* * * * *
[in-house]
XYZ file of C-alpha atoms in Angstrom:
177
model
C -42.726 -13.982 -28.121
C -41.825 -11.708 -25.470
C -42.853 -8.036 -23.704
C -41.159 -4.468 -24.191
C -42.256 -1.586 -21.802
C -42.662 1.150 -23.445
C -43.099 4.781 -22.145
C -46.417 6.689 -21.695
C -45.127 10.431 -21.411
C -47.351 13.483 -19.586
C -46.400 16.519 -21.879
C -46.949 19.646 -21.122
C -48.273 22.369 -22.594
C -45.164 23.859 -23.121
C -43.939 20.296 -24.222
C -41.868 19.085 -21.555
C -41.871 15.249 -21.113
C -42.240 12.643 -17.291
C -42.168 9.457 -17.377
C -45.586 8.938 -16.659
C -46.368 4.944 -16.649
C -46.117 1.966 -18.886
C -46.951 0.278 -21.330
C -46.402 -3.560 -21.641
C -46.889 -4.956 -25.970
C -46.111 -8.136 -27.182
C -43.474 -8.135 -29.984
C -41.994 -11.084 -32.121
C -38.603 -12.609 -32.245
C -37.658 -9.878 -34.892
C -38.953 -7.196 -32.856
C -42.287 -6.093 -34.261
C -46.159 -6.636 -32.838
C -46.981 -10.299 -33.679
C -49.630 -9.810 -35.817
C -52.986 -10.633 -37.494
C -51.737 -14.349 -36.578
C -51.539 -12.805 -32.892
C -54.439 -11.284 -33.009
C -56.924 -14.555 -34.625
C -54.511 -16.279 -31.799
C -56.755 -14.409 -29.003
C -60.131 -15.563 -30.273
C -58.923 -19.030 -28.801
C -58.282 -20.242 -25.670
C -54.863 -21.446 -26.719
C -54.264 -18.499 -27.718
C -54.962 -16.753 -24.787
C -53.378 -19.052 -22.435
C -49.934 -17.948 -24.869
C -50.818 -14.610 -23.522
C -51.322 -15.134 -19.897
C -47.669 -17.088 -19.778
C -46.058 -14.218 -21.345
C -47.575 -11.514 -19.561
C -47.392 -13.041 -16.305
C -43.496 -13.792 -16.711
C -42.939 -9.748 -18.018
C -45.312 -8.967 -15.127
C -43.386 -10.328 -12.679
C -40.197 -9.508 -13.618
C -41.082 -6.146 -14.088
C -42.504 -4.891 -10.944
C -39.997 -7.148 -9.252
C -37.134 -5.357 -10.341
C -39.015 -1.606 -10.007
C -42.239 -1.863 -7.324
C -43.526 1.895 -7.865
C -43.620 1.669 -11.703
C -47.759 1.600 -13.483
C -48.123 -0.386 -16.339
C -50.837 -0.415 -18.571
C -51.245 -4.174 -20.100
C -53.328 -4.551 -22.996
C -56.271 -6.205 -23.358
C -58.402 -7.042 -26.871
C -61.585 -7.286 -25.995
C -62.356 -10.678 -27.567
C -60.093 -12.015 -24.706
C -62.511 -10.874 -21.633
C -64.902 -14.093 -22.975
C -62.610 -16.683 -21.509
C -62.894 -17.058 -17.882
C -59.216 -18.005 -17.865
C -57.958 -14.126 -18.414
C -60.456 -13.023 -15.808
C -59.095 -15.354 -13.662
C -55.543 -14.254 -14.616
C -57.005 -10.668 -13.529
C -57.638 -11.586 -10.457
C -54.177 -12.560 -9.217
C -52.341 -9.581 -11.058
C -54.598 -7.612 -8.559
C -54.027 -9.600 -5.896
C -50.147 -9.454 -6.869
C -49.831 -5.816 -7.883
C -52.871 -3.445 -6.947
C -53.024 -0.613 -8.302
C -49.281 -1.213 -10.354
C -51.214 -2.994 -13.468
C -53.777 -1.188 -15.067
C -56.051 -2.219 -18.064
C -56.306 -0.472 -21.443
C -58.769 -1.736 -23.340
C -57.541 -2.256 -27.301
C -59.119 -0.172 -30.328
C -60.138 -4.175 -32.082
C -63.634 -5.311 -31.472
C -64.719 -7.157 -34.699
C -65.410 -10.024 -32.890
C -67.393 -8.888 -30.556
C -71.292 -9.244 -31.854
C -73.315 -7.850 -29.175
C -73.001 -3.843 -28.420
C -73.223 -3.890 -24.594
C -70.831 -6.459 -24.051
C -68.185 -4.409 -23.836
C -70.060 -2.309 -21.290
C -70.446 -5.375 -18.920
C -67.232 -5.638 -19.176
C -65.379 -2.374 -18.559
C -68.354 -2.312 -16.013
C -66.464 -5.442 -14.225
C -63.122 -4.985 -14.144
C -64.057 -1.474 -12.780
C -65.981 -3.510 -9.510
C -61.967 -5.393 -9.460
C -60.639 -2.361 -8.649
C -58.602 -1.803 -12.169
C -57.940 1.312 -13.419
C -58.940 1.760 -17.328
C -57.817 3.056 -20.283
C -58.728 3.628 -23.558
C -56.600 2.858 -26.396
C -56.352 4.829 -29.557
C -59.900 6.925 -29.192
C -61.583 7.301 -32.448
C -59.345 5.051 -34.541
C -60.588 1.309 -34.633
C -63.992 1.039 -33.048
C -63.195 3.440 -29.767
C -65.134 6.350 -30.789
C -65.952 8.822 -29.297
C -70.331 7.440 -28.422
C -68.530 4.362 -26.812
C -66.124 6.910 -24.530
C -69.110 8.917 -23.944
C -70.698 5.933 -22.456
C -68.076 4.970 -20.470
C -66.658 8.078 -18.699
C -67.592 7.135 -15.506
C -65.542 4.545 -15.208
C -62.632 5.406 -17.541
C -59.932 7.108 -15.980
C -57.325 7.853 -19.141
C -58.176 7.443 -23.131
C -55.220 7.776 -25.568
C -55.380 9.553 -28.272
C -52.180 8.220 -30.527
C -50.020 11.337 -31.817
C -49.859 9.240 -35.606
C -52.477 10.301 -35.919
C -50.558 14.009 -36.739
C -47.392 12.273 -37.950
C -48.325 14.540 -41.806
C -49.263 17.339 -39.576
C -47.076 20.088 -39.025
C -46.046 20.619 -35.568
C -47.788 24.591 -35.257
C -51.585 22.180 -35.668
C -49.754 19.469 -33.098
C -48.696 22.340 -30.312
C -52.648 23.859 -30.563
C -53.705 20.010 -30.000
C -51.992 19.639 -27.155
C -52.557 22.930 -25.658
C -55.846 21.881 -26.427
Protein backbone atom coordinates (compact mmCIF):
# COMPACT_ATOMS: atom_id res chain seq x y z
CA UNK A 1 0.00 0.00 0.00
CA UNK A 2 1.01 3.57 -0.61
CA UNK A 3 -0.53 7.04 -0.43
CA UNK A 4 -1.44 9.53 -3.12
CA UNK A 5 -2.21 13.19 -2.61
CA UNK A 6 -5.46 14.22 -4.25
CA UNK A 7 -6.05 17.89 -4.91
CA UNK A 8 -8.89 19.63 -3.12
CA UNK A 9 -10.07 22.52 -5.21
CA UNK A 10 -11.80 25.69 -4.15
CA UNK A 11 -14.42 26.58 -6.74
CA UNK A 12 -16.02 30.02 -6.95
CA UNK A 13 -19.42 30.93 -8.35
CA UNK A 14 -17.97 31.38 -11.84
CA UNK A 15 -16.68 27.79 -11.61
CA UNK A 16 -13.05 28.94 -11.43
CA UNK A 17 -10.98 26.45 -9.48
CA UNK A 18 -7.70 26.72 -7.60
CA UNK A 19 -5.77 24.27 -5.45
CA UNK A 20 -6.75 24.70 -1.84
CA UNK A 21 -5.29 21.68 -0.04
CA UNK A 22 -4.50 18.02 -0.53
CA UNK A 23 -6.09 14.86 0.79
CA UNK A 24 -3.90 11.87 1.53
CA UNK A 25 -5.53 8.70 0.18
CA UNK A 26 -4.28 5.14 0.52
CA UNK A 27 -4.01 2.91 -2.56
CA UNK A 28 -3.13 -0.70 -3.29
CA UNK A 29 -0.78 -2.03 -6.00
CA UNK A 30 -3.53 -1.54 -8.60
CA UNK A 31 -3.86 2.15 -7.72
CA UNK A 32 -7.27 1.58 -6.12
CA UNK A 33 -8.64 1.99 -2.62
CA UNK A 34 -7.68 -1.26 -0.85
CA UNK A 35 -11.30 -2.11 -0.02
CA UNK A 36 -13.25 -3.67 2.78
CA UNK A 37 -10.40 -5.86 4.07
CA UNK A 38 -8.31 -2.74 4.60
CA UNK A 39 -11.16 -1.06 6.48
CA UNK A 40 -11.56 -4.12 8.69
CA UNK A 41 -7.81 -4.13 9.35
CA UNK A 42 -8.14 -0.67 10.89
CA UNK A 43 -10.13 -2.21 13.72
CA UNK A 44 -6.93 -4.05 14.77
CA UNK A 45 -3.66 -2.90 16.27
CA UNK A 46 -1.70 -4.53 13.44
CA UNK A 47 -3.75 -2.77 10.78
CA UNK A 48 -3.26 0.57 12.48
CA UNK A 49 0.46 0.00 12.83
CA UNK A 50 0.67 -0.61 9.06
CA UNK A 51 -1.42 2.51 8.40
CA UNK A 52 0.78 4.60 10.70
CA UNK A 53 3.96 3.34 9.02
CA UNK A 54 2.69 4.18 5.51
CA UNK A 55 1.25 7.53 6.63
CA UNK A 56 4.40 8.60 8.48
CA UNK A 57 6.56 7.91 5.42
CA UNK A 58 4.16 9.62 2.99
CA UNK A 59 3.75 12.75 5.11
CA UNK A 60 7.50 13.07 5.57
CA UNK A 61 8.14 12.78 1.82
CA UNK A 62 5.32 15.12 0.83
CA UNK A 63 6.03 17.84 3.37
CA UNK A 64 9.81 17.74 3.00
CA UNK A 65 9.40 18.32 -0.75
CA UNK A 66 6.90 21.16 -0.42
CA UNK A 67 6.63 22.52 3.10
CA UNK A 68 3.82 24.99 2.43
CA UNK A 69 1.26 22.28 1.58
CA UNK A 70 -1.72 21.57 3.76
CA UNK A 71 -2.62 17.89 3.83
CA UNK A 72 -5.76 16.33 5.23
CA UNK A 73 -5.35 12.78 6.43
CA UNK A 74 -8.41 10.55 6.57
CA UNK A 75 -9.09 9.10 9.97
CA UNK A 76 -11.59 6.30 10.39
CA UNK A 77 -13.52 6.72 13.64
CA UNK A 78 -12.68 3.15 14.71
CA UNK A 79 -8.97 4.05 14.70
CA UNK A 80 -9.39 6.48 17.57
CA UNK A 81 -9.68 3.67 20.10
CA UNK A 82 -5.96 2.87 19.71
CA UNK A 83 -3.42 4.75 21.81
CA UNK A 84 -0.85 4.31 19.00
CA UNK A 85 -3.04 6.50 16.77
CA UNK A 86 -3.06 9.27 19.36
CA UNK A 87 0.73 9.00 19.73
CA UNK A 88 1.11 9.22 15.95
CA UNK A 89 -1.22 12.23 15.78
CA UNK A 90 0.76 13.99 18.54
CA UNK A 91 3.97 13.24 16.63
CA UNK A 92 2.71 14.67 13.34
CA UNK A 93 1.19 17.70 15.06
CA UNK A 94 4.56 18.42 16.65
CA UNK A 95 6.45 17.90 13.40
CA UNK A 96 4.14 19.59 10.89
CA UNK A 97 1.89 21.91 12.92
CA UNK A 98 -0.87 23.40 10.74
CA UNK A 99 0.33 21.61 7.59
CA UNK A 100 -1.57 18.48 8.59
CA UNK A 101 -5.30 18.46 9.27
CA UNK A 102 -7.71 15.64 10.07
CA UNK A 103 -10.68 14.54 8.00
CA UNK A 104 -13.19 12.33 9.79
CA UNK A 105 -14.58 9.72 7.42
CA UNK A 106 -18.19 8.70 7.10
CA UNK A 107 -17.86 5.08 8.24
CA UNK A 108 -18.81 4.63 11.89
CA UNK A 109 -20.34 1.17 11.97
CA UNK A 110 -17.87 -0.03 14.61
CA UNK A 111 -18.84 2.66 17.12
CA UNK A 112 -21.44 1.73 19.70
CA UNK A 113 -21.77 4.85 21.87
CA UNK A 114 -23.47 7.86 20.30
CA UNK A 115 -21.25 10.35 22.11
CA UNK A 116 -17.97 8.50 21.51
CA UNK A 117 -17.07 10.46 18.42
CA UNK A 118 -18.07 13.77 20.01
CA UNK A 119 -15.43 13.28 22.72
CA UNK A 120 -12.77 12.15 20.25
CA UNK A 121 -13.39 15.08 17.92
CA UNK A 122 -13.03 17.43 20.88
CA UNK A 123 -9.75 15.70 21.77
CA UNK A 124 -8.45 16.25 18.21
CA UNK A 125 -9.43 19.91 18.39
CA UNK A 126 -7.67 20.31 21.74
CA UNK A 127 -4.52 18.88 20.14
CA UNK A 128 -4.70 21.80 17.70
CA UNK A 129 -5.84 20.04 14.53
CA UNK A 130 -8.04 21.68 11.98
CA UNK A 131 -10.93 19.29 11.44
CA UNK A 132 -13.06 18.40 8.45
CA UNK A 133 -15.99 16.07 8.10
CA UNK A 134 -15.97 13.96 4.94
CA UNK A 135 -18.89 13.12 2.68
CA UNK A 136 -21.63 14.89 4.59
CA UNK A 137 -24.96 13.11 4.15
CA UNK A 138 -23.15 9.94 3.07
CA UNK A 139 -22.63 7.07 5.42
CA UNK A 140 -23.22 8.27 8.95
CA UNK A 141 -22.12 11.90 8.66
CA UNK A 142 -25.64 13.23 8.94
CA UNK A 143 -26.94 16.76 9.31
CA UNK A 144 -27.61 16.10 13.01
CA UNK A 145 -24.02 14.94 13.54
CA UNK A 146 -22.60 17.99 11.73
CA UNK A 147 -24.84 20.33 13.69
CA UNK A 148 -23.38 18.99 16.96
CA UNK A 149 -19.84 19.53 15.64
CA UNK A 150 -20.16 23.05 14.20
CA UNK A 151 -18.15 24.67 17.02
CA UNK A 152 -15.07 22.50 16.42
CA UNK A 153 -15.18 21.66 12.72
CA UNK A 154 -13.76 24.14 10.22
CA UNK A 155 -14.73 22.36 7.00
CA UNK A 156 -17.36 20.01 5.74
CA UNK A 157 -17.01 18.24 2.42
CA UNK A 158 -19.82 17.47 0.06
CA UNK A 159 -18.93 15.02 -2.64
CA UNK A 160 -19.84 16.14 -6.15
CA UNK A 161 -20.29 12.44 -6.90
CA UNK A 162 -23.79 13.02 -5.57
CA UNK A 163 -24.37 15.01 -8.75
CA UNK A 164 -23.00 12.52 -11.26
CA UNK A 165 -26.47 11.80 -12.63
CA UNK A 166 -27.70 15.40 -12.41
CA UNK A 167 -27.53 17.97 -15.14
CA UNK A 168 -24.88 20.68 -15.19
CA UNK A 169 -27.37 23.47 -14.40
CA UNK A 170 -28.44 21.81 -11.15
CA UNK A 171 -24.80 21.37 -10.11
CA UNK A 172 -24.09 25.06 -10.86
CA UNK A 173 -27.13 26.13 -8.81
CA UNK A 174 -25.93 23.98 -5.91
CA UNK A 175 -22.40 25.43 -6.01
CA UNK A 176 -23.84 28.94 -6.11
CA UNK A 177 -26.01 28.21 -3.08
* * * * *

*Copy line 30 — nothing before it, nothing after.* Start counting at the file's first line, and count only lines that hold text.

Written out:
C -46.111 -8.136 -27.182